Sunday, 9 September 2018

Trip to Long Sault, part 1

"Let's go to Long Sault," I said, needing a distraction. This would be one of the last summer-like days around here. It was an hour, 41 minutes, covering 139 km. For the most part we drove straight south to #401. It's a busy highway, but it was a fine day.


We saw signs of fall, and some horses, as we passed through some lovely spots.


By the time you are on highway #401, you know if it is moving well or not!


Lots of trucks on highway #401. We passed the black car, a Quebec driver, he was wobbling over and near the lines. JB decided to pass. Then, he passed us. Who knows...?


We got off highway #401, choosing to travel on the slower highway #2. This is a far better view of the St. Lawrence River.



Can you see how dry it is?


I don't know if that is a real blue heron in the right corner, but I think it is.


The War of 1812

This is an area of historical significance. Together with the Battle of Crysler's Farm, the  Battle of the Chateauguay (to the south east, in Quebec) ended a two-pronged American campaign against Montreal in October 1813. Montreal is north east.

Then there was Hoople Creek, which was more of a skirmish. The red pin marks Hoople Bay, the creek meanders north to highway #401 (darker yellow on the map). Curious, I did some research. Of course, these were major transportation routes between Toronto and Montreal. We are very near the US border.


Skirmish at Hoople's Creek, Upper Canada. 

10 November, 1813
During the American campaign down the St. Lawrence River to capture Montreal, Major General James Wilkinson landed troops at the head of the Long Sault Rapids and sent Brigadier General Jacob Brown along with 2,500 officers and men to clear the road to Cornwall, Upper Canada, and seize much needed supplies. After stopping to repair a bridge at Hoople's Creek, Brown was ambushed by 300 local militia commanded by British regular officer Major James Dennis of the 49th Regiment of Foot. Concealed among the trees, the militia had a strong position but slowly withdrew against the much larger American force. Dennis succeeded in delaying the American advance enough to allow 150 wagons of British supplies to be safely removed from Cornwall to Coteau-du-Lac, Lower Canada.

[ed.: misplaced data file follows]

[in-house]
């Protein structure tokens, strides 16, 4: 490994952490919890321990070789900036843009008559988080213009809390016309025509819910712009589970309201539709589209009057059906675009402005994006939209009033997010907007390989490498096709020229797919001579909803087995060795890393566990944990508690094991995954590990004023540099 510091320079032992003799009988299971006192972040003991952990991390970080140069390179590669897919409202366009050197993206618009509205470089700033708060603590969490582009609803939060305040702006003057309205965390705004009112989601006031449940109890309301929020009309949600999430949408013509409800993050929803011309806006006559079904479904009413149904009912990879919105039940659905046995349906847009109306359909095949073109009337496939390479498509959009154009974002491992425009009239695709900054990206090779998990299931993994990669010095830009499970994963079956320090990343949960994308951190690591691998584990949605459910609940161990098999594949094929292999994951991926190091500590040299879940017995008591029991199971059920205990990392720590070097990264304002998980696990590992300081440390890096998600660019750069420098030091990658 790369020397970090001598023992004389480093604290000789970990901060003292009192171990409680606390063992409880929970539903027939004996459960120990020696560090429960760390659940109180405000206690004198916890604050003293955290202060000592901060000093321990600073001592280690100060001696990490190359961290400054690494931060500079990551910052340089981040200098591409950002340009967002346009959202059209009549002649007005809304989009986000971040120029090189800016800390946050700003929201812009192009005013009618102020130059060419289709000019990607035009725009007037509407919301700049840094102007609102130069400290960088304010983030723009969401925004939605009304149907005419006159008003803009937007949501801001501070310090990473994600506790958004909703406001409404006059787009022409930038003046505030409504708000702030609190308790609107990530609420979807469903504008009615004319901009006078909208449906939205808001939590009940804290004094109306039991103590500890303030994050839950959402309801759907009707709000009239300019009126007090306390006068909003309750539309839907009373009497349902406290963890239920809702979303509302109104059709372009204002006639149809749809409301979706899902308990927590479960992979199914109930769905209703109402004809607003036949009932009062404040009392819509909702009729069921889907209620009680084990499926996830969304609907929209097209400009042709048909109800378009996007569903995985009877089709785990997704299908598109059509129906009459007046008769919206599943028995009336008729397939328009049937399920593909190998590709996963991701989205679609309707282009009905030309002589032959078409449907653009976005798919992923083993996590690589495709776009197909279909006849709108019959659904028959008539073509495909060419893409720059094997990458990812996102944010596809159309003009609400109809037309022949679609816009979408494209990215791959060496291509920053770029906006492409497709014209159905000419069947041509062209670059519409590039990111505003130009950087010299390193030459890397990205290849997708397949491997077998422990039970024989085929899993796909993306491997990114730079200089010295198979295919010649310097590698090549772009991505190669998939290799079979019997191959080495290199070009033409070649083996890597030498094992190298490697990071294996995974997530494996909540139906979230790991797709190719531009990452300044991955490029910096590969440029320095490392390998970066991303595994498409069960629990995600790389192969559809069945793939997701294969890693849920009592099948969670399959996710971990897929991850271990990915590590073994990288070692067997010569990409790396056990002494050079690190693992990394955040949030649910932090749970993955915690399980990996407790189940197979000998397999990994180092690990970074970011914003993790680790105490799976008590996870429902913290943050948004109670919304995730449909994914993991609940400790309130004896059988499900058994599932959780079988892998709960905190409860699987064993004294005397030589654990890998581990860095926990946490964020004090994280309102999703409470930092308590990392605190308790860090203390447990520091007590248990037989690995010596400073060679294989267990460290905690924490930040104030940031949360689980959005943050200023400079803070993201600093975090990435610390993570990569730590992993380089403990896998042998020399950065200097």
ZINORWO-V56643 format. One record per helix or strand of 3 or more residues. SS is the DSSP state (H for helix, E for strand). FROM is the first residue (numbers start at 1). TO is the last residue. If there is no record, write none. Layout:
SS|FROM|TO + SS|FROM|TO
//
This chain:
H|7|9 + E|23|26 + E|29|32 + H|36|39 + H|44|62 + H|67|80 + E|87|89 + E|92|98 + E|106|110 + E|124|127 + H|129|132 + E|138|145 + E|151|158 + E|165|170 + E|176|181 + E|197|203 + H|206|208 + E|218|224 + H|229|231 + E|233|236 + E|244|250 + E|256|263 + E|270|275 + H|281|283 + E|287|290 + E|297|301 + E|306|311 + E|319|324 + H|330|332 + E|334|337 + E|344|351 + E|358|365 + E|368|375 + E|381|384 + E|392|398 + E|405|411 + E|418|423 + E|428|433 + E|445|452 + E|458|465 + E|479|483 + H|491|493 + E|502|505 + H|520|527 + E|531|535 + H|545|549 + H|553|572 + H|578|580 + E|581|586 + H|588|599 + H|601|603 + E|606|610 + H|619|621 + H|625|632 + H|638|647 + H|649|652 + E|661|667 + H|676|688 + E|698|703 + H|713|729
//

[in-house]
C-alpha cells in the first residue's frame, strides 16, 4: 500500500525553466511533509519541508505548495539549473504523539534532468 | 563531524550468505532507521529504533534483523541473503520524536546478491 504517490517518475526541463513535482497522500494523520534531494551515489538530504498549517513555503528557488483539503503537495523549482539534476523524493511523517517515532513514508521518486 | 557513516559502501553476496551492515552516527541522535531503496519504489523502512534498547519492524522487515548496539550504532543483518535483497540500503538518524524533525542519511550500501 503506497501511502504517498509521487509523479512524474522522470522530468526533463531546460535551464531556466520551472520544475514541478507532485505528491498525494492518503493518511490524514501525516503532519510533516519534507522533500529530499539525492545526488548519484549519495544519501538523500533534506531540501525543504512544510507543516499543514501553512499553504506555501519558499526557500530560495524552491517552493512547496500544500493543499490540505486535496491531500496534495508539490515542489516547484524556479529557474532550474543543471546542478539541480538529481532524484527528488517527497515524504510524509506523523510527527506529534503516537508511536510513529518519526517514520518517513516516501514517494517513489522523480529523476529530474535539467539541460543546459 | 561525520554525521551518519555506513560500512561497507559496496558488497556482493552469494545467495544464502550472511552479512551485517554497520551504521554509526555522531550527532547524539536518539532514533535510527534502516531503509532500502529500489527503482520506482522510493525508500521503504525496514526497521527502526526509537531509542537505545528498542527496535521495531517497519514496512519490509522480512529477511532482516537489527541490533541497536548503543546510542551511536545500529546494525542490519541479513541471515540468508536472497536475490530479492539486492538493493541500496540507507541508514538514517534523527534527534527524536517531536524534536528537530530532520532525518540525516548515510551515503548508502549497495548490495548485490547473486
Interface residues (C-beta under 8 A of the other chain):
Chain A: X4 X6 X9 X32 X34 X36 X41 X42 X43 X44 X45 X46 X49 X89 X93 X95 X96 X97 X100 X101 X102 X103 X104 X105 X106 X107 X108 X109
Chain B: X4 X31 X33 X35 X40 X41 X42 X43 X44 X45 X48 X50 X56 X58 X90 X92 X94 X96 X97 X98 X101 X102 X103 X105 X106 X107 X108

There were lots of birds on the water. Not quite migration time, there weren't a lot of birds. We got a little closer when we drove through the park after lunch. There is more to come!

8 comments:

Karen said...

I love driving Hwy 2 and the Loyalist Parkway. So much history there

Denise inVA said...

That's a lot of very interesting history along with your photos Jenn. I enjoyed both very much, thank you.

Nancy J said...

What a great sign " Traffic moving well" and lovely big homes, very dry areas, maybe you will get a bit more rain soon.

Christine said...

Thanks for the tour!

Red said...

There's much good stuff to see on a road trip.

William Kendall said...

Excellent shots! The birds are certainly thinking of migrating right about now.

Powell River Books said...

Just in case we would be asked some questions at our citizenship interview, I studied the guide which included information about the War of 1812. Even though we didn't have to take the written test, it was good to learn more about Canadian history. And no, there were no test questions during our interviews. They only wanted to verify our identity with original documents. - Margy

Sallie (FullTime-Life) said...

Always good to get away for a drive and I’m glad you were able to get on the quieter highway ... better to see and photograph the country beauty . I enjoyed learning this bit of history as well.